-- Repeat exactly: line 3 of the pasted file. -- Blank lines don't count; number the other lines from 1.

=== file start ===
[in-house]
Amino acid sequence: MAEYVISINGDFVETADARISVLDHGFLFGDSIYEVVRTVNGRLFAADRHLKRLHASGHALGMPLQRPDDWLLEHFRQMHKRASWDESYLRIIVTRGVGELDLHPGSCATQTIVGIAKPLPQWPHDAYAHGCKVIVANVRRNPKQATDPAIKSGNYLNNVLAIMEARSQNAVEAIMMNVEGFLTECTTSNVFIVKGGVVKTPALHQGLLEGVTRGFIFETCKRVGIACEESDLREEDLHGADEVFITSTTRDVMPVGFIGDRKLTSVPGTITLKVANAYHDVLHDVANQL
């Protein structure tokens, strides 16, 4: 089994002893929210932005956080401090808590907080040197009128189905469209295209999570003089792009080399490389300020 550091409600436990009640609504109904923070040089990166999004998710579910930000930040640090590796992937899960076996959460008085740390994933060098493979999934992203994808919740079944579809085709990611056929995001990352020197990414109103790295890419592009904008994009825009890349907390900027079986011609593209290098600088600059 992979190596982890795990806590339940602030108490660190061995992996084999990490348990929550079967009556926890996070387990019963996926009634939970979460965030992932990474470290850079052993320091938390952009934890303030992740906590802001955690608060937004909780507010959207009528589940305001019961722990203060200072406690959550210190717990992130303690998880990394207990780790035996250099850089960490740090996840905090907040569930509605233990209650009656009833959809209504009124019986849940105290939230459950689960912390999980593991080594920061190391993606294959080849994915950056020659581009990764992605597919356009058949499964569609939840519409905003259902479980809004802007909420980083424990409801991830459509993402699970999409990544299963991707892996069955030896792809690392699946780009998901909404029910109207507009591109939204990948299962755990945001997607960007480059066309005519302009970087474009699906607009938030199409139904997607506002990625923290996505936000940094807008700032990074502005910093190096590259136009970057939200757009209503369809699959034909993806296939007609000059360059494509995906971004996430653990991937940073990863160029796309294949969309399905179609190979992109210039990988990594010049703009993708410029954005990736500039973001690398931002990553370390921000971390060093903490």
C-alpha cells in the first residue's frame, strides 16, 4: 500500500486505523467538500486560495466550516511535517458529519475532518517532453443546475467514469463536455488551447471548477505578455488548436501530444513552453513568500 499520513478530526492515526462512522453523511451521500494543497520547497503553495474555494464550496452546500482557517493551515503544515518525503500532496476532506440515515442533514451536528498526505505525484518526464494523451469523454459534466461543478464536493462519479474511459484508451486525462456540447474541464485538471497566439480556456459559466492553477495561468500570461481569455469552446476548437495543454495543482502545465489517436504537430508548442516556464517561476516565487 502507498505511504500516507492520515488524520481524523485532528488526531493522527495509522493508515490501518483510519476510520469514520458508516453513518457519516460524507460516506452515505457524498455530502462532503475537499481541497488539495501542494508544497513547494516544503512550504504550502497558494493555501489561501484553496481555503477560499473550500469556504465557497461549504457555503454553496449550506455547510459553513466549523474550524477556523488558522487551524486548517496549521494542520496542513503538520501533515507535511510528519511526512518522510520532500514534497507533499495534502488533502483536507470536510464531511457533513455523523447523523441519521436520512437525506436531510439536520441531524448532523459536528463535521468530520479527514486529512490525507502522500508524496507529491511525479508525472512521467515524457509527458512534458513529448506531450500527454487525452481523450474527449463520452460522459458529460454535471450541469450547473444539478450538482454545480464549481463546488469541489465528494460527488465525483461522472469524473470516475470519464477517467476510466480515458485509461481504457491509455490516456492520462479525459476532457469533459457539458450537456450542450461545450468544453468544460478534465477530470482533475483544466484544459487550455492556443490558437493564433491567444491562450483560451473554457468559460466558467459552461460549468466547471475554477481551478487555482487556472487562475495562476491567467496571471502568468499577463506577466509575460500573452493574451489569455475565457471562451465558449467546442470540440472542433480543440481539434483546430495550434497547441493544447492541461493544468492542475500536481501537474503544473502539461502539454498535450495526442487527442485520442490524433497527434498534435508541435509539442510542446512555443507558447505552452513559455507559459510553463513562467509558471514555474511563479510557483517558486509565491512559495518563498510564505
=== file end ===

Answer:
């Protein structure tokens, strides 16, 4: 089994002893929210932005956080401090808590907080040197009128189905469209295209999570003089792009080399490389300020 550091409600436990009640609504109904923070040089990166999004998710579910930000930040640090590796992937899960076996959460008085740390994933060098493979999934992203994808919740079944579809085709990611056929995001990352020197990414109103790295890419592009904008994009825009890349907390900027079986011609593209290098600088600059 992979190596982890795990806590339940602030108490660190061995992996084999990490348990929550079967009556926890996070387990019963996926009634939970979460965030992932990474470290850079052993320091938390952009934890303030992740906590802001955690608060937004909780507010959207009528589940305001019961722990203060200072406690959550210190717990992130303690998880990394207990780790035996250099850089960490740090996840905090907040569930509605233990209650009656009833959809209504009124019986849940105290939230459950689960912390999980593991080594920061190391993606294959080849994915950056020659581009990764992605597919356009058949499964569609939840519409905003259902479980809004802007909420980083424990409801991830459509993402699970999409990544299963991707892996069955030896792809690392699946780009998901909404029910109207507009591109939204990948299962755990945001997607960007480059066309005519302009970087474009699906607009938030199409139904997607506002990625923290996505936000940094807008700032990074502005910093190096590259136009970057939200757009209503369809699959034909993806296939007609000059360059494509995906971004996430653990991937940073990863160029796309294949969309399905179609190979992109210039990988990594010049703009993708410029954005990736500039973001690398931002990553370390921000971390060093903490």